Is Most of Your Business Connected Through Your Website?

September 20, 2016

Then you need to think about your Terms of Service, Privacy Policy and Endorsements.

Many businesses are almost exclusively run through a website.  As a business owner you may have already thought about the legal issues surrounding customers making purchases through your website.  However, in addition to protecting yourself for these online purchases, there are some important legal disclaimers that every website should include.

Terms of Service

Website Terms of Service or Terms of Use are usually found at the bottom of the website and most people do not read them.  However, the Terms of Service act as a contract between you, the business owner, and your customers (or “users”).

The goals of the Terms of Service are to:

  • Protect the intellectual property included on or accessed through the website, for example, by prohibiting unauthorized reproduction of material contained on the website;
  • Ensure the website is not used in ways that may be harmful, including by prohibiting illegal or undesirable user behavior such as:
    • using the website for illegal purposes;
    • introducing viruses; and
    • uploading illegal, infringing or defamatory content;
  • Help your business minimize any potential liability for any loss or damage arising from the use of the website by a customer.

It is important that the Terms of Service reflect the particularities of your business and website.  Therefore, careful drafting is critical to ensure that your business is protected.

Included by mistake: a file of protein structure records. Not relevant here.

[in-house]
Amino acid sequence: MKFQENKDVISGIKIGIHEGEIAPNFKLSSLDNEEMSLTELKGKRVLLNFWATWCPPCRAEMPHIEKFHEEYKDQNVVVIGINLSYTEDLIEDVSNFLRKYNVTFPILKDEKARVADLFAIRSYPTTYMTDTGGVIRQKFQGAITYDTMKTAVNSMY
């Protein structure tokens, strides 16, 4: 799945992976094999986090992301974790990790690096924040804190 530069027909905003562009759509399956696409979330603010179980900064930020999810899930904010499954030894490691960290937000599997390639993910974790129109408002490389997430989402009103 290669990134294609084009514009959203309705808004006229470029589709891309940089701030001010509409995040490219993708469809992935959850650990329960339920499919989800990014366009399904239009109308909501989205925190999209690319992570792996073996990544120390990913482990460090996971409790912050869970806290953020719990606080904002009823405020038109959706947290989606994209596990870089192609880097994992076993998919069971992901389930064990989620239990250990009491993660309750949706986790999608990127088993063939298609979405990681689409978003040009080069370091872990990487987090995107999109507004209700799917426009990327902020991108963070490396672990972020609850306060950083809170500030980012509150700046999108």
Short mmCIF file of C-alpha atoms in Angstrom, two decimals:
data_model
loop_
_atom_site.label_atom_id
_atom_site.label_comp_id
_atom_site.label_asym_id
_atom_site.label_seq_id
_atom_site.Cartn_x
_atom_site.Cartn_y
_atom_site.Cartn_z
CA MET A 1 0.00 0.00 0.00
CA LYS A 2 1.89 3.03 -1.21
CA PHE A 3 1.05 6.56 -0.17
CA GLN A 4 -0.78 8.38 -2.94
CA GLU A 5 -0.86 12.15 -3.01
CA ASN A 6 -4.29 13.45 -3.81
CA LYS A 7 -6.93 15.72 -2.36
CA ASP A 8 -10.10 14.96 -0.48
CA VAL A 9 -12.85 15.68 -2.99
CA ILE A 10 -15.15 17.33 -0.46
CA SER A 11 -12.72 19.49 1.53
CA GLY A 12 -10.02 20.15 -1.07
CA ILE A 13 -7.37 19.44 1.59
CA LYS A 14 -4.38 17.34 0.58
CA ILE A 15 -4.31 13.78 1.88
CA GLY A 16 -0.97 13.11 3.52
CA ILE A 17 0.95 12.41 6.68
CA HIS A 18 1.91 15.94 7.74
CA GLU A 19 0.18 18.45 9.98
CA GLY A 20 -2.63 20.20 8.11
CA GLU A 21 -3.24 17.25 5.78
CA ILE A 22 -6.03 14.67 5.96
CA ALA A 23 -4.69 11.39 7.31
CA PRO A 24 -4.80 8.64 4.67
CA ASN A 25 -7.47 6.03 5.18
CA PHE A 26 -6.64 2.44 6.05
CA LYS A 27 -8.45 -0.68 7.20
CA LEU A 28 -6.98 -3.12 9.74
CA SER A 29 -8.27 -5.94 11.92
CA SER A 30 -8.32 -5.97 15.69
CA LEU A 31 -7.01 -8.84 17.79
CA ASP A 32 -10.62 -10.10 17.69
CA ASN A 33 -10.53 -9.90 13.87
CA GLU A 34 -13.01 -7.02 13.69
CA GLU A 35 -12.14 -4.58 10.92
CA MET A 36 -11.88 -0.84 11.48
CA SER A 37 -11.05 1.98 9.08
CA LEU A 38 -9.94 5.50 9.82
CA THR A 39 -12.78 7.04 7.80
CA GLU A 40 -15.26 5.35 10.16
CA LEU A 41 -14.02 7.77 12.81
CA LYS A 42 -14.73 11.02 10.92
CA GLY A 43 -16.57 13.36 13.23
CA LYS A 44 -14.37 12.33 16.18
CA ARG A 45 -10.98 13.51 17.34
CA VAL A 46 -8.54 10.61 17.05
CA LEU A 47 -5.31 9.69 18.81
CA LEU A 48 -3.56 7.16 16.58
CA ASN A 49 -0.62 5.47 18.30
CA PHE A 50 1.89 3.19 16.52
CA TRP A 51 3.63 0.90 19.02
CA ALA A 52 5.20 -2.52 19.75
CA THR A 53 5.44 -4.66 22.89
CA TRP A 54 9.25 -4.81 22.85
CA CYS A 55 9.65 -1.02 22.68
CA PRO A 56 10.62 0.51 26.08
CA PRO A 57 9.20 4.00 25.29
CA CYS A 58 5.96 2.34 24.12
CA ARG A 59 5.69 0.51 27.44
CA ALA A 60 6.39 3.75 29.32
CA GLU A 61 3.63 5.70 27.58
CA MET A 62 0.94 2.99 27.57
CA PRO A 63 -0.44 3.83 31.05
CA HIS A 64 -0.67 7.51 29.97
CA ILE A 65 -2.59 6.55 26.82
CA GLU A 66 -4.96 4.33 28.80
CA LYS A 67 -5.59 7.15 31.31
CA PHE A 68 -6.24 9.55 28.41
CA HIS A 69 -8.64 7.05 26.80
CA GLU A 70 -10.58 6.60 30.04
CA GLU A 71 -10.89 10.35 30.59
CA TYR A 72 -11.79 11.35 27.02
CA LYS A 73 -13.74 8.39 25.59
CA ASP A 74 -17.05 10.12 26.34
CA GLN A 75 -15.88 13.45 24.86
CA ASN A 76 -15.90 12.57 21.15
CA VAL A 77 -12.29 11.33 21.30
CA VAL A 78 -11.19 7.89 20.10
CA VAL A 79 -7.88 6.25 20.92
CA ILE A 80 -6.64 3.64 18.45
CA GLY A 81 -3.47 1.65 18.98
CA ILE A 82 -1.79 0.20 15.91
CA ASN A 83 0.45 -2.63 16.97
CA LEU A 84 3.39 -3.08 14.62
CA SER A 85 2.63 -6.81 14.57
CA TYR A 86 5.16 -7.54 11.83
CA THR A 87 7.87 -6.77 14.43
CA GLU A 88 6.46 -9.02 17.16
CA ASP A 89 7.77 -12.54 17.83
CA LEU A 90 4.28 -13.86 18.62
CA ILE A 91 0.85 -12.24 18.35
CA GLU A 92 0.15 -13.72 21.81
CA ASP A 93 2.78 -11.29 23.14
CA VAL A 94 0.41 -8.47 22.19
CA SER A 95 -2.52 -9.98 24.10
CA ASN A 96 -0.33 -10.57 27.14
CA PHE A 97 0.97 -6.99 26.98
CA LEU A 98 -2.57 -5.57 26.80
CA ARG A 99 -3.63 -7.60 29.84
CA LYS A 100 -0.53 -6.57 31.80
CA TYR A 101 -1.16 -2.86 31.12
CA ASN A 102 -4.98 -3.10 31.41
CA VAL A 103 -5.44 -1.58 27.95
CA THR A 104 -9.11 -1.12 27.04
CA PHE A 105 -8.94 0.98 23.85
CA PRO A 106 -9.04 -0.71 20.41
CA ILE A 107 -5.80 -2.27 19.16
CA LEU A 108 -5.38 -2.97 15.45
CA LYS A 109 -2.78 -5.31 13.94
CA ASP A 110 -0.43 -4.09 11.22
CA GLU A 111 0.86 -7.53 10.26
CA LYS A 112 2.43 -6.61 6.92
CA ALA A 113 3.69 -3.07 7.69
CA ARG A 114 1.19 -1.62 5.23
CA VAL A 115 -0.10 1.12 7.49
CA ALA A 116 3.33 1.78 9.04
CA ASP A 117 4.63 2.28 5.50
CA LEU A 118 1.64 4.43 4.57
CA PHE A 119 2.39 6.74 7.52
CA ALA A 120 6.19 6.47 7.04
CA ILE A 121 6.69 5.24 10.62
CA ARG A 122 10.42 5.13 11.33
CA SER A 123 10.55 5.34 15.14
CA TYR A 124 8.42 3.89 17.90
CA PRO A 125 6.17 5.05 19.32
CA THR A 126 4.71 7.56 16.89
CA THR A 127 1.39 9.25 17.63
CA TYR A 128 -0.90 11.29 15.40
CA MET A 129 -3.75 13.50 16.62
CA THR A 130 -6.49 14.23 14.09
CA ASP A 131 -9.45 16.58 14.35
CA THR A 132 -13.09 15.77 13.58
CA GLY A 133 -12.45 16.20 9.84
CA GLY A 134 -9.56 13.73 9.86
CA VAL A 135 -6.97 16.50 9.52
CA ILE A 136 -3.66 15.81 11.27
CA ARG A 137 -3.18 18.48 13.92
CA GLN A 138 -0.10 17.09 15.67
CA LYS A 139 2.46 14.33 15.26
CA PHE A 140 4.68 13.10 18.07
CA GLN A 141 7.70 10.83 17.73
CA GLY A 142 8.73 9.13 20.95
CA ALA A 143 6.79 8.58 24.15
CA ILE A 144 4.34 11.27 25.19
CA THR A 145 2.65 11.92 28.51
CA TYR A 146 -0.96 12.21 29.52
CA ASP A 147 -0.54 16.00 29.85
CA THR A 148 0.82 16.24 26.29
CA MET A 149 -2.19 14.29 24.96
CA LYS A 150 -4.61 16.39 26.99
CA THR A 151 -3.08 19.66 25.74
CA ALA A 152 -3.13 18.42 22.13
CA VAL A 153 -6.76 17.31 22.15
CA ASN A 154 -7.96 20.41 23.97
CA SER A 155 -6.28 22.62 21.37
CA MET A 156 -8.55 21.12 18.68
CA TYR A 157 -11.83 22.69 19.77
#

Privacy Policy

Often hand in hand with a website’s Terms of Service will be its Privacy Policy.  As a business owner, a Privacy Policy is essential to protect the business from claims of using their personal information without their knowledge.  A website Privacy Policy notifies your customers/users about the business’ practices concerning the collection, storage, use, and disclosure of information, including personal information.  A well-drafted Privacy Policy will reassure your customers that you are not misusing their personal information.

Unfortunately, there is no standard approach to a Privacy Policy.  Since every website and business collects information and tracks it differently, it is important to specifically reflect your business’ methods in your Privacy Policy.  Additionally, there are specific state and federal laws and regulations that may be relevant to your business and your website and that should be included in your Privacy Policy.  Your Privacy Policy should also match the organizations own internal policies and procedures in relation to the handling of all company and personal information.

Endorsements and Testimonials

If your business relies on customer reviews and endorsements to get more sales, then you need to be mindful of the rules around posting endorsements online.  The Federal Trade Commission has released guides related to endorsements.  The guides are meant to ensure that endorsements are honest and not misleading, i.e. “an endorsement must reflect the honest opinion of the endorser and can’t be used to make a claim that the product’s marketer couldn’t legally make.”[1]  The FTC has specific rules about the required disclosures around an endorsement.  In particular, before posting a customer testimonial, you should obtain that customer’s consent.  As a business owner, you also have to be wary of only posting testimonials where the customer has had better than the typical consumer experience.  Again, careful wording around the posting of your customer’s endorsements will protect your business.  Furthermore, your business may be subject to specific industry rules related to the posting and content of customer endorsements and testimonials.

If you are in need of Terms of Service, Privacy Policy and Endorsements for your website, SMGG can help.  Please contact Ena M. Lebel of Strassburger McKenna Gutnick & Gefsky in Pittsburgh at or (412) 281-5423, or any other member of our Business Services team.